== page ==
The next evening (September 9) we were batting and we had lost two wickets for nearly 300 runs on the board. The coach has alleged in his report that I didnít want to play the new ball and that is the reason I retired hurt in Mutare.

I donít know whether the coach is aware that I had a chat with Rahul Dravid in the lift and told him that as he had got a hundred, he could retire and I would bat from the first ball of the morning. This can be clarified with Dravid at any stage you want. If my intention was not to play the new ball, why would I have spoken to him as the new ball was due the next morning'

When play started, the coach was somewhere at the back of the ground doing something else, and did not notice that Laxman and I had already played 4 to 5 overs with the new ball.

I flicked a ball from Ireland to deep square leg and took 2 runs when I felt a click on my elbow. I took off my gloves and asked for John Gloster to come on to the field.

The game was held up for a good ten minutes, and when I couldnít pick up the bat again, we left the ground. We went in and John Gloster treated me. I asked if it was possible to give me an injection as well, but he said that it was not required at that moment. The reason I asked was that I wanted a good hit in the middle before the first Test.

I resumed after lunch. I had this pain in my elbow right from the one-day series itself and John Gloster was treating me throughout. I had even taken an elbow band from Rahul Dravid which I wore throughout the one-day series and at nets as well. He used the same band when he had a similar problem on the tour of England in 2002. Mr Chappell has said that I did not take proper treatment in terms of an ice pack but, as far as John Gloster was concerned, I had been having pain killers repeatedly along with his massage treatment.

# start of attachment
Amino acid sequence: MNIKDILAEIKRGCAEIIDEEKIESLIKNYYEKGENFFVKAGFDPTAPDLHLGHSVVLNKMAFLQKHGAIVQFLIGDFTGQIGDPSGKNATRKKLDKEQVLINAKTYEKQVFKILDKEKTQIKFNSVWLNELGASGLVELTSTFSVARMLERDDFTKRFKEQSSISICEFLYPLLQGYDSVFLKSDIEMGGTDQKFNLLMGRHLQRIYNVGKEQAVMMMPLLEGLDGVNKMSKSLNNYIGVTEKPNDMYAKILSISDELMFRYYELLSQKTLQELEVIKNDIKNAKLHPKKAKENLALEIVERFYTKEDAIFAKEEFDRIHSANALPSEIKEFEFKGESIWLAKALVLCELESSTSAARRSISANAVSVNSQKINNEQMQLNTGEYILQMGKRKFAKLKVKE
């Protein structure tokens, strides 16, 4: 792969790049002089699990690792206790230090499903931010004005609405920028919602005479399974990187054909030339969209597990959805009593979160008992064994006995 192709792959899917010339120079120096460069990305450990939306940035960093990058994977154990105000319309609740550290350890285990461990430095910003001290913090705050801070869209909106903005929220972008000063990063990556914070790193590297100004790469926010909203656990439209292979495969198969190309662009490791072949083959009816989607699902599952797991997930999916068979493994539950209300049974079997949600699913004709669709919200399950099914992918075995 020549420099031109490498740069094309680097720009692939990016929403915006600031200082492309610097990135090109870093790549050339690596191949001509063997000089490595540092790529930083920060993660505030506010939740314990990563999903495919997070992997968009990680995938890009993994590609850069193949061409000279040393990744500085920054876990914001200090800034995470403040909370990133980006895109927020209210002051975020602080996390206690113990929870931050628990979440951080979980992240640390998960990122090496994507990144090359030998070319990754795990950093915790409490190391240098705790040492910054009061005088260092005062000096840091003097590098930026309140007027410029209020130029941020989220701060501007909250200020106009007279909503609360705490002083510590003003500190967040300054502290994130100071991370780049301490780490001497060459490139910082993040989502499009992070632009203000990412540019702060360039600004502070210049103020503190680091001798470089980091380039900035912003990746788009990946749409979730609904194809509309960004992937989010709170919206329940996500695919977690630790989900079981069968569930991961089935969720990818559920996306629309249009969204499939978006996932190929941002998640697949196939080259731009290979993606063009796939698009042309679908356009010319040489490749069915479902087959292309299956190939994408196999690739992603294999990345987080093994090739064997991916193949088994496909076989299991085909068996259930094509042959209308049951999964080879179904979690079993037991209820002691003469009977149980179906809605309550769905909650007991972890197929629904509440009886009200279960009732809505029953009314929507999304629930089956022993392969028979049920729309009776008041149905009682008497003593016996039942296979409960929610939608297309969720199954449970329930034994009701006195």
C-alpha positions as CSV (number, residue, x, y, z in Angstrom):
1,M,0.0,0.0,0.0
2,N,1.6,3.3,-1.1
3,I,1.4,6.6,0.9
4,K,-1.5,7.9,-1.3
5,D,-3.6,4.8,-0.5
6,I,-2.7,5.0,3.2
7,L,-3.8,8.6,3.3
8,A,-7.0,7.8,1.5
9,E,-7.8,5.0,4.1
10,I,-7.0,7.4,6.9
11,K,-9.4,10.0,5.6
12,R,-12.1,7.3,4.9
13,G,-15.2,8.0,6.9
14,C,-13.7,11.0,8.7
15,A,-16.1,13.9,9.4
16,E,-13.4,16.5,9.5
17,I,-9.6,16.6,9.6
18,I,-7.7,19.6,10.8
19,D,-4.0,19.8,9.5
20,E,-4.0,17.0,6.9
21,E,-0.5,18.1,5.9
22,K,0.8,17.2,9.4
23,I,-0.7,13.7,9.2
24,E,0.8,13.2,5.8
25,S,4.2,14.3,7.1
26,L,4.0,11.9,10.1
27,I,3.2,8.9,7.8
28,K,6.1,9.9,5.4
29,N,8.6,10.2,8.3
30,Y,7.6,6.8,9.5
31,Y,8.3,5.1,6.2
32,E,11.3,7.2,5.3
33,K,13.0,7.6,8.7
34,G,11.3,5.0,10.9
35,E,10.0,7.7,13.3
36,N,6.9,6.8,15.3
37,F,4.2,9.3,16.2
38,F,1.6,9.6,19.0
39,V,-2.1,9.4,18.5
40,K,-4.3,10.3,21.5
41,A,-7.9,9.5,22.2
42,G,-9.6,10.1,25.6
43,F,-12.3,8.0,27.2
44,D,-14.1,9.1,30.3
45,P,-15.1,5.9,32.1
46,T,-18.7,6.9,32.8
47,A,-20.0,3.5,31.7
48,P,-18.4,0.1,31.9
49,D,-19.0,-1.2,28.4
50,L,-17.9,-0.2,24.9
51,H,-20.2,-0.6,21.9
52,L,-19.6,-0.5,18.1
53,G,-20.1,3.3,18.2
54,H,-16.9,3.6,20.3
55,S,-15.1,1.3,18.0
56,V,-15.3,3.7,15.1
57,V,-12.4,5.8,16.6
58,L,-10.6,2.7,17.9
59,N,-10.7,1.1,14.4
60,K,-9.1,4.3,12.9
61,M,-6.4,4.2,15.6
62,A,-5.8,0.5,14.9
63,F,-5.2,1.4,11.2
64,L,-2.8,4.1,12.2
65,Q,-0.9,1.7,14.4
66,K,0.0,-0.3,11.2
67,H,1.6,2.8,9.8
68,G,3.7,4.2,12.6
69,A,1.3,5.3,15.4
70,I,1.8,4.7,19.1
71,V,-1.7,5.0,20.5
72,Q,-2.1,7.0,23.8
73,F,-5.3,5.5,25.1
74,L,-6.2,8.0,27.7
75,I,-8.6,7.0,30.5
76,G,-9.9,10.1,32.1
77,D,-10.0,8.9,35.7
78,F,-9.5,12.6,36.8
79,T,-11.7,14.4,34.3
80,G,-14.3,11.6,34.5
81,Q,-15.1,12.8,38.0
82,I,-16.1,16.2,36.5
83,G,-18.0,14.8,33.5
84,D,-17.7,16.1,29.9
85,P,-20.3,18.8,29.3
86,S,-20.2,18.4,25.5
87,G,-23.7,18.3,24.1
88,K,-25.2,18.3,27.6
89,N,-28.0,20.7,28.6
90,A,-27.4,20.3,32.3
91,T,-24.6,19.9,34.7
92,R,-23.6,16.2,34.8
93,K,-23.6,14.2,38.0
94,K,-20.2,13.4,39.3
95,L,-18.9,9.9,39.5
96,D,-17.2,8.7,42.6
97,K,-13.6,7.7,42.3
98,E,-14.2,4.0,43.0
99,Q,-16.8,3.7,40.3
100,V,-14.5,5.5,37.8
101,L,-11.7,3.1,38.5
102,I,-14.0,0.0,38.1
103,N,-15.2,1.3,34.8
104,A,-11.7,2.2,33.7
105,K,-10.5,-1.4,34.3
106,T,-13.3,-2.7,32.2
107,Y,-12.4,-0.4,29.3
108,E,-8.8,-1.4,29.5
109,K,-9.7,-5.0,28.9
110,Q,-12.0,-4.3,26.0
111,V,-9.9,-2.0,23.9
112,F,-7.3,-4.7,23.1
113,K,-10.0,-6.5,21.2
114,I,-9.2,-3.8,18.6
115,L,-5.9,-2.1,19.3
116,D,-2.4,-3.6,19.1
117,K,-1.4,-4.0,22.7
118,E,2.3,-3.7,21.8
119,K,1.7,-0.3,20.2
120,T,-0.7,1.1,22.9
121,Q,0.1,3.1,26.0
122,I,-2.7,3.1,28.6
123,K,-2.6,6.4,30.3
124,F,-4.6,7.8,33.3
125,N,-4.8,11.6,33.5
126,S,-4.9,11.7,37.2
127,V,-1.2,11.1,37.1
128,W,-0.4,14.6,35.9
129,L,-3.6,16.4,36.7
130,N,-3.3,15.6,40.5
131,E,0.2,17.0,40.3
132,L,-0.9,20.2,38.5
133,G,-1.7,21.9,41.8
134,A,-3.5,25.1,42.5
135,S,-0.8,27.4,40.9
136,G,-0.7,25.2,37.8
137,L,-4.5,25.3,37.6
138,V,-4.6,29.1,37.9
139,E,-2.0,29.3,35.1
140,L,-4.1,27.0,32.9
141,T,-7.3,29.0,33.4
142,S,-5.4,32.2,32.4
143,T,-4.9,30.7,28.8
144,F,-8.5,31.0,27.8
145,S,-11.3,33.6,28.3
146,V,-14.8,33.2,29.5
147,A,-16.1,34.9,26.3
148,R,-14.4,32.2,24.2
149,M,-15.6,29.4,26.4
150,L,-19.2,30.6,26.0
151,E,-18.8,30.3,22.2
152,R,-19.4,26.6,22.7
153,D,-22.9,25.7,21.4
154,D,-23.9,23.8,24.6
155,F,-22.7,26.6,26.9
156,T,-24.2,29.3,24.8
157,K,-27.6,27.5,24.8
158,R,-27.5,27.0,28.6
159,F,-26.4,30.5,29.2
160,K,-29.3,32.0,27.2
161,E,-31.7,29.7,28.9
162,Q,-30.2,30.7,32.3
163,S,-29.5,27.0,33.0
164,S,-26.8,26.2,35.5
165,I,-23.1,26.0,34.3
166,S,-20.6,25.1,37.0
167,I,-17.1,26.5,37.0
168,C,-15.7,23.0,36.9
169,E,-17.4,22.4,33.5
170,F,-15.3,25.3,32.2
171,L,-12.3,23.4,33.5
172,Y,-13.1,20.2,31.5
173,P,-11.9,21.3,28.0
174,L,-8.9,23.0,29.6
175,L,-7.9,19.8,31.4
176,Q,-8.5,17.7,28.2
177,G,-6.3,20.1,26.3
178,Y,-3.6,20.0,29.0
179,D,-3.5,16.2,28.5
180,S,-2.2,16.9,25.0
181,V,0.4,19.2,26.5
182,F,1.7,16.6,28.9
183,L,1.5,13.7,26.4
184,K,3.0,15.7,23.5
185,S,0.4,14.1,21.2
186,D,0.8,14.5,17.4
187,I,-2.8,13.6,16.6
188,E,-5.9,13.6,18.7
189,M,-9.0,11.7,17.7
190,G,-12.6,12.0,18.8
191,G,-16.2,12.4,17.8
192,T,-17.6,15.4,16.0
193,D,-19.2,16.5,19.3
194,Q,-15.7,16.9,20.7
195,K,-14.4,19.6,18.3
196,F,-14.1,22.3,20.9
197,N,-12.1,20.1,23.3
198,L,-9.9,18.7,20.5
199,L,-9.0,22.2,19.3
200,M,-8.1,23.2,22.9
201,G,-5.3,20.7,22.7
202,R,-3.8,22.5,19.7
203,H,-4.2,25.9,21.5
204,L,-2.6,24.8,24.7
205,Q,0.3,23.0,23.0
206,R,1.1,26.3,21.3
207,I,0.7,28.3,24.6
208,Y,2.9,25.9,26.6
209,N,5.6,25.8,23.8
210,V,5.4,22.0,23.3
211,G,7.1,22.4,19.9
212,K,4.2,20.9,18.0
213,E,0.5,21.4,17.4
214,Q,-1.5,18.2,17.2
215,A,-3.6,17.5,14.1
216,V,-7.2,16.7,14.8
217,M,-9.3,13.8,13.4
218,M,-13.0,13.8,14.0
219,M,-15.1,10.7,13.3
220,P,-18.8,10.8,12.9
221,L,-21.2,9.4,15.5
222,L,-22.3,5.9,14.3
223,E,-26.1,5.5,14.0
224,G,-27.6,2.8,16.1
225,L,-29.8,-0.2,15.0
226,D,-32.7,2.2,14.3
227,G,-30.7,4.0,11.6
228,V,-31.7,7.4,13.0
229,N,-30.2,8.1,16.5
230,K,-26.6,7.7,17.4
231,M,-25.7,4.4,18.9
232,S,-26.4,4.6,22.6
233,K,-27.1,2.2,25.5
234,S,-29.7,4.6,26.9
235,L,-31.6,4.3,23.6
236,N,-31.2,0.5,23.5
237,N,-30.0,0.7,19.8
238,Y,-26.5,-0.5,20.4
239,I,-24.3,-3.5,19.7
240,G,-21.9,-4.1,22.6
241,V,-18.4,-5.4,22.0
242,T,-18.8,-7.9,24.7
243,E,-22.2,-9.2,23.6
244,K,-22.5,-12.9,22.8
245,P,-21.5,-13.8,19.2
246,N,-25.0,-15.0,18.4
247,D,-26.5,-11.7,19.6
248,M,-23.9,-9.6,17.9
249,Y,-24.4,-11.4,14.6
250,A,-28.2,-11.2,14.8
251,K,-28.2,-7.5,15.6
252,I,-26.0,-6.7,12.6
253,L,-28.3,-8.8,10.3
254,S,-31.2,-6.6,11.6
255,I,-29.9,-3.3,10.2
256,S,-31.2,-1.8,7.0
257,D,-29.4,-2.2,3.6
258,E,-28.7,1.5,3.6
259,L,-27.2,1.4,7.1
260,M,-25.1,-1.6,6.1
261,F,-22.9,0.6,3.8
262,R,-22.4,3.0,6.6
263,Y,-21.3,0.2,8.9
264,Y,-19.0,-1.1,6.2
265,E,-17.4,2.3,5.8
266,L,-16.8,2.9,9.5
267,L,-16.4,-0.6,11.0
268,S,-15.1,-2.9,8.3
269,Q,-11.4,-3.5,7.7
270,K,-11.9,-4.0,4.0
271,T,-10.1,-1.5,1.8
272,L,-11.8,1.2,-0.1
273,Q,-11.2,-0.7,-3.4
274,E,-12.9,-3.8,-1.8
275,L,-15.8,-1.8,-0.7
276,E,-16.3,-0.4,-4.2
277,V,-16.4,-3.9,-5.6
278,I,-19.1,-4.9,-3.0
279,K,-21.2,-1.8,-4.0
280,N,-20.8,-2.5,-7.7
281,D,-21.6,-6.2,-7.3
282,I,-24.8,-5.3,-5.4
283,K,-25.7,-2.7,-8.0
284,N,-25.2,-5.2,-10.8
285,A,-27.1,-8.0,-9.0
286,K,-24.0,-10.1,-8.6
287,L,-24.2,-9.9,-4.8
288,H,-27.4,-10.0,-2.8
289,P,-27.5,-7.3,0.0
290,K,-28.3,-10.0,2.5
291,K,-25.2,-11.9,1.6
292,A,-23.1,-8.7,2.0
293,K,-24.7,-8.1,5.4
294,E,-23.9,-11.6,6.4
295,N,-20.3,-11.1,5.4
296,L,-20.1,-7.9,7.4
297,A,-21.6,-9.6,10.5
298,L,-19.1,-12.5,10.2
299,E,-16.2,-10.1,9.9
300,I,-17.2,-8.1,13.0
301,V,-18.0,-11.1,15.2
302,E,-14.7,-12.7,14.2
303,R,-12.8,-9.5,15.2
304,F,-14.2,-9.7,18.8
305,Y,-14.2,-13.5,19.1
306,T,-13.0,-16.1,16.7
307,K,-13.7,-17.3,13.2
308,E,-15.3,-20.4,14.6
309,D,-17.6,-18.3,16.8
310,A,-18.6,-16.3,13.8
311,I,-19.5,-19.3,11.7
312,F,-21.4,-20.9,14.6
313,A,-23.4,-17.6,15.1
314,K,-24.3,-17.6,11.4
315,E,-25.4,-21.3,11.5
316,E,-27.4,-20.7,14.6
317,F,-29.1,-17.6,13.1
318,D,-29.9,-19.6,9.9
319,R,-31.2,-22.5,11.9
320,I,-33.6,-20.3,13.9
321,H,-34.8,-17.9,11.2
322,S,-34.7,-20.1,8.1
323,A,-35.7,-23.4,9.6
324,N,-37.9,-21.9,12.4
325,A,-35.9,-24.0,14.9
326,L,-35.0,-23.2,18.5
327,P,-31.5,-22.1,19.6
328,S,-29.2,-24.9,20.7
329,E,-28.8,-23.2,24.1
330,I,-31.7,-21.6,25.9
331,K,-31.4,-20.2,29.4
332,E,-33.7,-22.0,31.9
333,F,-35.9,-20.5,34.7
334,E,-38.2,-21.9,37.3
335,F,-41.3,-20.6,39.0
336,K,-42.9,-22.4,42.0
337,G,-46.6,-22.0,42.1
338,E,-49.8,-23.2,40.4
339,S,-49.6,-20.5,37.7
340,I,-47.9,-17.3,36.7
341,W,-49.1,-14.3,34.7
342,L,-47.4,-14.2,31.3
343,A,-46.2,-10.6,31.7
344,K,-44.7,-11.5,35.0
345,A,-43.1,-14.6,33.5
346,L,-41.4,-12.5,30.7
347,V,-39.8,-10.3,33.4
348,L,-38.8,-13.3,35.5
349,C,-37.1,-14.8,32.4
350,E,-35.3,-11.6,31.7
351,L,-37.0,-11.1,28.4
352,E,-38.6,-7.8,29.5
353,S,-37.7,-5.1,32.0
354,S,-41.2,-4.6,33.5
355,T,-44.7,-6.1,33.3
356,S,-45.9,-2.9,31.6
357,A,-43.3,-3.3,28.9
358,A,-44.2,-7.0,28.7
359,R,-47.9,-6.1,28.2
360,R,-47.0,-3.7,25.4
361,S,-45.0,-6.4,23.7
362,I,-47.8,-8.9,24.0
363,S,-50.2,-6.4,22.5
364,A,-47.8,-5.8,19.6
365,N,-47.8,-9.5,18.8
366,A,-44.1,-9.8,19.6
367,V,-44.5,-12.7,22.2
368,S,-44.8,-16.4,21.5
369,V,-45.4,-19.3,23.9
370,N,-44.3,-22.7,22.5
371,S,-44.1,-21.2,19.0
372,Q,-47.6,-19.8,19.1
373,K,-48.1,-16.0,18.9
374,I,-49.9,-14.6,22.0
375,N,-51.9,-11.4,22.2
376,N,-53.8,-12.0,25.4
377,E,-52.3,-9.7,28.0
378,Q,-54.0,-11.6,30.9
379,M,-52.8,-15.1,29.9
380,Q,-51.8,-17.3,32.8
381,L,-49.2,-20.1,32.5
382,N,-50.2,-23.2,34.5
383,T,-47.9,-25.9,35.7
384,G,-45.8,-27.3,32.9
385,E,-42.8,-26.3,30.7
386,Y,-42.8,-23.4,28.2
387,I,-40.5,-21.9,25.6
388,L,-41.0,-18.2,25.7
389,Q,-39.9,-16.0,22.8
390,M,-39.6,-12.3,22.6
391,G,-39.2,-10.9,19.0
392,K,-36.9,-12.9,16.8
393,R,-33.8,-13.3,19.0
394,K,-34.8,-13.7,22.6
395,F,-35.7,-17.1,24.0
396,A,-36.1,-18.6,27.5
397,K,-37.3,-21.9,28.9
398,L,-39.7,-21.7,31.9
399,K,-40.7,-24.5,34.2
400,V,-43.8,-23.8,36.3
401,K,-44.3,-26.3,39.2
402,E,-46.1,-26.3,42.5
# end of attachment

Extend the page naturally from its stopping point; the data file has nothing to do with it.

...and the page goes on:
He also said I rejected further tests, but I donít think he was aware of or tried to find out that there was no MRI machine in Mutare. That was also conveyed to the manager, Mr Choudhary. He (Chappell) also says that he did not want to make a scene in front of the players and officials as that would affect the team and the players, but he went the next day and asked them individually.

I had been appointed captain for the tour, and for any good team to prosper, the captain and coach have to work together. I donít think it is good for any team when the coach talks about the captain behind his back. It does not show trust and is a hindrance to the teamís improvement. The coach should have found out the exact situation before passing statements. It shows his mental make-up of complete distrust on everything.